Sharing the rising cost of living

Published on Thu, Apr 11, 2002 by Jack Kintner

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Sharing the rising cost of living

By Jack Kintner

A new food cooperative in the area is growing so fast they’re in desperate need of new space after only three months of operation.

“My grocery budget has shrunk by $100 a month for a family of four, and we’ve got two teenagers,” said Lori Furman, one of the organizers of the new county-wide Second Harvest Gleaners food cooperative based in Birch Bay. “This is growing fast because it works, but we do need more space.”

For a $15 annual fee per family or household and two hours of volunteering for each person per month, members share free food from overstocks donated by area stores and, in the summer, from what can be gleaned from area farms once a crop has been harvested. Though the bulk of the food is produce, Furman said that many member families were able to make a complete Easter dinner last weekend, “all except for the meat, but still, that’s quite a lot for a large family.”

Furman along with Tammy Wojcik and Dennis and Margaret Tulett, began the non-profit food distribution program in January of this year after helping distribute two tons of salmon last summer gleaned from a Centralia hatchery. “Tammy’s sister called us, and we brought it back and gave it all away in an afternoon,” said Furman. That, and Furman’s experience with a gleaner cooperative in Oregon, led to the founding of Second Harvest in January. There are now 61 families and households that have joined in the first three months of operation “and we’re getting four or five new families each week,” Furman said.

Right now the food distribution facility is next to Furman’s garage in the Double R Ranch development on Blaine Road, and even though volunteers are re-building it this weekend, doubling its size to 400 square feet. “We’re growing fast, and would love to have a place that’s a lot bigger even than this,” she said.

She said that a key piece in putting this together has been the help and advice offered by Gary Matthews, who runs the 27-year-old Skagit Gleaners in Mount Vernon. Matthews said that his membership fluctuates, but that over 300 families have already renewed membership for this year. “We keep track of the hours each member works, because this a cooperative effort, not a charity,” he said.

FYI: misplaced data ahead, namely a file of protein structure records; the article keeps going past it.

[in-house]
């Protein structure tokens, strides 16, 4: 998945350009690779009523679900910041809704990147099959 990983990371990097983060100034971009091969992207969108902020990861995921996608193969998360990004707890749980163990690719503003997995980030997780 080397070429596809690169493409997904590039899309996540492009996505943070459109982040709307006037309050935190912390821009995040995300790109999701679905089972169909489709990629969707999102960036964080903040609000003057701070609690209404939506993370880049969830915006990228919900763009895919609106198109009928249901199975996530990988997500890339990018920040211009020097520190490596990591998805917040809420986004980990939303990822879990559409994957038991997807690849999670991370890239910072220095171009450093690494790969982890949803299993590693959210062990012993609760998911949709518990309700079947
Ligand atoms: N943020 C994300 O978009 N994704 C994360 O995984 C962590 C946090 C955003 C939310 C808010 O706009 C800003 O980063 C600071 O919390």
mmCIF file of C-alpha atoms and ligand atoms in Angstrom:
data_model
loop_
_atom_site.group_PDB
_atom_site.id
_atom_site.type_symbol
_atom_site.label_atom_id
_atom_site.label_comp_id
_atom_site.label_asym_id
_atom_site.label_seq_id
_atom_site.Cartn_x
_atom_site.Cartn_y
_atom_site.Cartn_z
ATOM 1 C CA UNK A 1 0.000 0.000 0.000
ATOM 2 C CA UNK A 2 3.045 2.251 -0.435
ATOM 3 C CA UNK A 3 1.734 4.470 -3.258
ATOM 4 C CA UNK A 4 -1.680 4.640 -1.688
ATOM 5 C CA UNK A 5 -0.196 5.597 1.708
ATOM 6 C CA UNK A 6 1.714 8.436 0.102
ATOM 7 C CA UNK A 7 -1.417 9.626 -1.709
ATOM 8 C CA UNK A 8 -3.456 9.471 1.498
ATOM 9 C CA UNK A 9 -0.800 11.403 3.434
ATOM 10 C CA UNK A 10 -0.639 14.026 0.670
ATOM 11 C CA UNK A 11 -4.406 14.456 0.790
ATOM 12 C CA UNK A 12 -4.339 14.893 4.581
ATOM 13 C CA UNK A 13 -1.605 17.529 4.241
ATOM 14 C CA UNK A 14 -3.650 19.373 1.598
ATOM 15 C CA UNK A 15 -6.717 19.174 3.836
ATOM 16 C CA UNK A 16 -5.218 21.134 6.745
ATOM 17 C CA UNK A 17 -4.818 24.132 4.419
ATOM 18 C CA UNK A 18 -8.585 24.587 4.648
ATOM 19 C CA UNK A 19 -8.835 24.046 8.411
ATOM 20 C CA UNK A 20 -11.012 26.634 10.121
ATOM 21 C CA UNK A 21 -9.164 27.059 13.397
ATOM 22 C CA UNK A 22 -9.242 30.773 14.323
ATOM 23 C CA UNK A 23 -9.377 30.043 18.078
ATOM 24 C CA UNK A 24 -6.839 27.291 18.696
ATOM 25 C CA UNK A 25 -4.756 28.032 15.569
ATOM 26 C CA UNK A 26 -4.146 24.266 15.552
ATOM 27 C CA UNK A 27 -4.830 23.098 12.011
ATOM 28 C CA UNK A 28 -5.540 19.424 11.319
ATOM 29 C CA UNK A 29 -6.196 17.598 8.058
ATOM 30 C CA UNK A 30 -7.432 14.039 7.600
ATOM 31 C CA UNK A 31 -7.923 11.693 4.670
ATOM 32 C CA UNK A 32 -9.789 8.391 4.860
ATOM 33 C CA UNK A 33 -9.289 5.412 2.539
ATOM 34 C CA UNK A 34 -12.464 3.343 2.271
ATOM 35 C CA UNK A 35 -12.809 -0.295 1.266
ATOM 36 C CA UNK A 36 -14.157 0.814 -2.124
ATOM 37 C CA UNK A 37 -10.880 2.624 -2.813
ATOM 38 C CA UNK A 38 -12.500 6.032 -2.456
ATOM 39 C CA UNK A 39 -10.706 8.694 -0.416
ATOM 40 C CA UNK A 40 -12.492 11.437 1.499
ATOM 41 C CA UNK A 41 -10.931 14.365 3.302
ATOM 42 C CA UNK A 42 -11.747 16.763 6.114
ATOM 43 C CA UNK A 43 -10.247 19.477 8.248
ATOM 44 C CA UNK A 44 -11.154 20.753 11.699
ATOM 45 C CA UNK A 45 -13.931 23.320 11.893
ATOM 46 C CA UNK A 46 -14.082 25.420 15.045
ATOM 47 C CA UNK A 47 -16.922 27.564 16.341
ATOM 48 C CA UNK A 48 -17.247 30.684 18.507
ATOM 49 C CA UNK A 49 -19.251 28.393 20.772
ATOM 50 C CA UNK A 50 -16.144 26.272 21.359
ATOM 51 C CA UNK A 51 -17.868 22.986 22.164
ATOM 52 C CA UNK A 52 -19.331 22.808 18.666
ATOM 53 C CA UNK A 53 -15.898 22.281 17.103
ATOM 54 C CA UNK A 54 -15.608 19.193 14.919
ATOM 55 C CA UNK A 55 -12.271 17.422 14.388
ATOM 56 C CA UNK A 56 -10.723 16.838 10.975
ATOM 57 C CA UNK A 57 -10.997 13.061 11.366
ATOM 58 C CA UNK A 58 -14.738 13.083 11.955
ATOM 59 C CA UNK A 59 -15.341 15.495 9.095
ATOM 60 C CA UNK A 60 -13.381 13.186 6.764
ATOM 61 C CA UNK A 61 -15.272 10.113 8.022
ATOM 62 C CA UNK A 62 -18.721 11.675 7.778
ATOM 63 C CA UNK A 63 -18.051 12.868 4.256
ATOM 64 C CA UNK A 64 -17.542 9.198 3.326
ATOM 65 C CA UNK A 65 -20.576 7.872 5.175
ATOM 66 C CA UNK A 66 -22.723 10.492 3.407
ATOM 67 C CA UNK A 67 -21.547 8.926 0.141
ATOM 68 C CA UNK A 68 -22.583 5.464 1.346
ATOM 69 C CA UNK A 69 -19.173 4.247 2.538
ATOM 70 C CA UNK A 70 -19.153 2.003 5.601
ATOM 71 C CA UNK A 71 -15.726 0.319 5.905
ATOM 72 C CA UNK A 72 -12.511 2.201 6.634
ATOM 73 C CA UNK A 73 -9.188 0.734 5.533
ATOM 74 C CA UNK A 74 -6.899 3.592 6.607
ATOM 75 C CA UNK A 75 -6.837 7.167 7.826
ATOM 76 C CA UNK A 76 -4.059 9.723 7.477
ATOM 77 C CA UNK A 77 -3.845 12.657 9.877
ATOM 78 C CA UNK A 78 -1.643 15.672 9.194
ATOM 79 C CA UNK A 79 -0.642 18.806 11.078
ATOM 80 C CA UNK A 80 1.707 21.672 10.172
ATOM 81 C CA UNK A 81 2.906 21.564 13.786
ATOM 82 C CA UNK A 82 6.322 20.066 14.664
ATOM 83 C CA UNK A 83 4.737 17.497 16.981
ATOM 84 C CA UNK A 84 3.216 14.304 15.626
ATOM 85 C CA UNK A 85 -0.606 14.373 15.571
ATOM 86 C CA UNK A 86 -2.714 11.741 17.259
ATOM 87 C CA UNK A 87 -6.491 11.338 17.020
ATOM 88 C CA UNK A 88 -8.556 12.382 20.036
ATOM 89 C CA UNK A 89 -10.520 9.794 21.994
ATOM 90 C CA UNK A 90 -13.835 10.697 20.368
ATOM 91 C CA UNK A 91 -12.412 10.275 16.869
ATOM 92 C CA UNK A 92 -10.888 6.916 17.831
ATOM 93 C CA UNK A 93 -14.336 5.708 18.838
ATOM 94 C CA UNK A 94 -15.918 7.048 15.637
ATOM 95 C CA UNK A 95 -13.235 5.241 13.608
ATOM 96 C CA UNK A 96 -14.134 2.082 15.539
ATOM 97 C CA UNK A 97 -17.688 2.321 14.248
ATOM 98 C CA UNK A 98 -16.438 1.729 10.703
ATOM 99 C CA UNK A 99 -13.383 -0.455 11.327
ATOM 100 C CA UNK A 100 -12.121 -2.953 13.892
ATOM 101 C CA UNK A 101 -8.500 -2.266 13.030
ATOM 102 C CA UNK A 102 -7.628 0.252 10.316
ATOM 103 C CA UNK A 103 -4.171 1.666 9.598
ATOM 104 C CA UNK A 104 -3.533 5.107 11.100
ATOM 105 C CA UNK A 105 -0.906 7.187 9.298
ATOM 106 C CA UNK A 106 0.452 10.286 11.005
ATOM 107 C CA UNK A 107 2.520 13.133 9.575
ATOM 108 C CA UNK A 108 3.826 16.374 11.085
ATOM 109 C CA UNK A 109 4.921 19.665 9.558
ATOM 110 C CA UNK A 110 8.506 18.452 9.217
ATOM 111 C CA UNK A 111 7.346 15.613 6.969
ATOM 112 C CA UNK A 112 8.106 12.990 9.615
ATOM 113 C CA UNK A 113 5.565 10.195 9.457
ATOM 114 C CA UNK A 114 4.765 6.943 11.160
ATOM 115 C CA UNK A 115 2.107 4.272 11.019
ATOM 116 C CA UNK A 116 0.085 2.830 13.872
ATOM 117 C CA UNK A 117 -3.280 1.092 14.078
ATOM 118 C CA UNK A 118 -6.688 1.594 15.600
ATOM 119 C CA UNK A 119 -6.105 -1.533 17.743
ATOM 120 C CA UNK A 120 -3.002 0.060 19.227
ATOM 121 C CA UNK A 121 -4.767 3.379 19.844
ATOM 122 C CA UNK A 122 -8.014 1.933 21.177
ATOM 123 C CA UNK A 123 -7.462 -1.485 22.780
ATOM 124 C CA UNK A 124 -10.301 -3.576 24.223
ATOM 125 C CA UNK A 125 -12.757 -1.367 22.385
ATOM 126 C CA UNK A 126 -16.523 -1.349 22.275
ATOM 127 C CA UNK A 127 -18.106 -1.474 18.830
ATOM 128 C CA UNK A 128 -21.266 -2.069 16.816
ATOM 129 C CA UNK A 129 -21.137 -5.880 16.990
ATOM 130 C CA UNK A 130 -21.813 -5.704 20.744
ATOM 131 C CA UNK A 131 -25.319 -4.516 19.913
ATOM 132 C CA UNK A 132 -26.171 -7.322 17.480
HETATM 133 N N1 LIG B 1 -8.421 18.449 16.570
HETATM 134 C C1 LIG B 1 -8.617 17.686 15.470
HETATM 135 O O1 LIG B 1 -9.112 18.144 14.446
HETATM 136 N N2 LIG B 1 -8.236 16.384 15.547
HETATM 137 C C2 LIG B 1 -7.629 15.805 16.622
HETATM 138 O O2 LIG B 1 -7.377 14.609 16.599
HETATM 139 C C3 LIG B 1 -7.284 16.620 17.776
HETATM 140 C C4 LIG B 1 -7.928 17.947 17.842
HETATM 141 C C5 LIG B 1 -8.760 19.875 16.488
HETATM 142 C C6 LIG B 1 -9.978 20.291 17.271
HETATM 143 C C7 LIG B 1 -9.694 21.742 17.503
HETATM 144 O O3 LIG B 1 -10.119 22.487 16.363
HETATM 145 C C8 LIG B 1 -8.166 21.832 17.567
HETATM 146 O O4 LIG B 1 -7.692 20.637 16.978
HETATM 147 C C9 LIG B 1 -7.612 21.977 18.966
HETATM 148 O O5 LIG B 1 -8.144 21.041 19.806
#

Volunteers pick up and sort food, staff the distribution center and work on fund-raising activities. “For those who aren’t as physically able, we have phone trees, computer work and day-care staffing so others can work,” Furman said. “We’re working people stretching our food dollars in these tough times. We don’t screen people but if a member doesn’t work for six months then he’s dropped.” Furman added that they have a number of single parents whose work schedules made them change the food distribution hours from Friday evening to Saturday morning.

Not all stores she’s contacted have been willing to contribute their out of date produce and baked goods, but Craig Wilson, Assistant vice-president for food safety at Costco headquarters in Issaquah, said that from a grocery store’s point of view there can be unacceptable risks associated with “out of code” food, though Costco itself does contribute locally to the Salvation Army and to area food banks. “There might also be health issues associated with the way the food is handled,” said Wilson.

“That’s why we don’t usually have meat products,” Matthews said, “but since we’re a cooperative we can afford the freezers and refrigerators needed to store and handle the food safely. Matthews and Furman both emphasized that their facilities are inspected regularly by the county health department. “Our motto is ‘Waste not, want not,’” said Furman. “If people are willing to work, there’s no reason for them to go hungry.”..

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